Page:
Nurses at Kent hospital get 'do not disturb' signs

Deputy chief nurse Steve Hams
Image caption Mr Hams said the signs were not intended to stop patients speaking to nurses

Nurses at a Kent hospital have been asked to wear "do not disturb" signs when giving out drugs to patients in an attempt to cut down on mistakes.

Managers at the East Kent Hospital NHS Foundation Trust said the distinctive red tabards prevented nurses from being distracted.

The tabards are worn during three daily drugs rounds lasting about 30 minutes.

The charity Age Concern said the tabards could prevent some vulnerable patients approaching staff.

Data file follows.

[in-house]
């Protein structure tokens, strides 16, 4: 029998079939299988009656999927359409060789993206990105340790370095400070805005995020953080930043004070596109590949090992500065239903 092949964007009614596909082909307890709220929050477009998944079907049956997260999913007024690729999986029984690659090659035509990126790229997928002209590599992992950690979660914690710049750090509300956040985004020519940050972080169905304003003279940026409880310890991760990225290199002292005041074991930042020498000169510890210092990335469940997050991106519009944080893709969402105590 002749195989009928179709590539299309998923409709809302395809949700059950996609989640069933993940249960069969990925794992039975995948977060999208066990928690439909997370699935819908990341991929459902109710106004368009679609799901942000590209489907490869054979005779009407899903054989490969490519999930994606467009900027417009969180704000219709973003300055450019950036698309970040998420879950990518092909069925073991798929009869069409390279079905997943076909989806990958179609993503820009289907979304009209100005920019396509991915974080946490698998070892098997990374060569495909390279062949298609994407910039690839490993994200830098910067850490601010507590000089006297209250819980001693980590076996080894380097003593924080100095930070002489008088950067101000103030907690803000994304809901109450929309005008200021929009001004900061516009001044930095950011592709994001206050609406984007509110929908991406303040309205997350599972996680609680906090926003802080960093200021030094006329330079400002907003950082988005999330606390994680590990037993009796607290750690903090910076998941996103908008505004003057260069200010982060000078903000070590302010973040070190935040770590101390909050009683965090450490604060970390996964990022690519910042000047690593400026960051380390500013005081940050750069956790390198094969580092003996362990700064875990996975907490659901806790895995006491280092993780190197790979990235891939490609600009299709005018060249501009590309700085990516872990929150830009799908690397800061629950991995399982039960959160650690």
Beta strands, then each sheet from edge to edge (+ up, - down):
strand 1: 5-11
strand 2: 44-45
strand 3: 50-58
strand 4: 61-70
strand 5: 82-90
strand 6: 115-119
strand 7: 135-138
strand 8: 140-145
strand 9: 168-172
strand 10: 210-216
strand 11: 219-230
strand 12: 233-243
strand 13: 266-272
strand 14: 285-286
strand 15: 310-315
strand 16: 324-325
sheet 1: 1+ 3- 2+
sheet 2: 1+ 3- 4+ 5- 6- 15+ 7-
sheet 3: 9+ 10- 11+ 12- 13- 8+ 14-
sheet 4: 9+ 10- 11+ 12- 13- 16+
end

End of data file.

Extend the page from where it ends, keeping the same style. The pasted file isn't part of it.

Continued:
Paul Coles, of Age Concern, said: "How would you know as a patient that you can talk to someone who's got a 'do not disturb' sign?

"It might be a couple of hours before someone else comes round."

'Ignore patients'

The trust runs the Kent and Canterbury, the William Harvey in Ashford, and the Queen Elizabeth the Queen Mother in Margate.

Sarah Dodsworth, of the Royal College of Nursing, said: "We wouldn't want to see it being used as a way to reduce the number of qualified nurses on duty.

"We also wouldn't want it to be seen as a way for nurses to ignore patients but that hasn't been the feeling of the nurses involved."

Steve Hams, a deputy chief nurse, said: "It's about encouraging other staff and visitors not to disturb nurses when they are doing their drugs rounds.

"It's not about patients not being able to talk to nurses."

More on this story

Related Internet links

The BBC is not responsible for the content of external Internet sites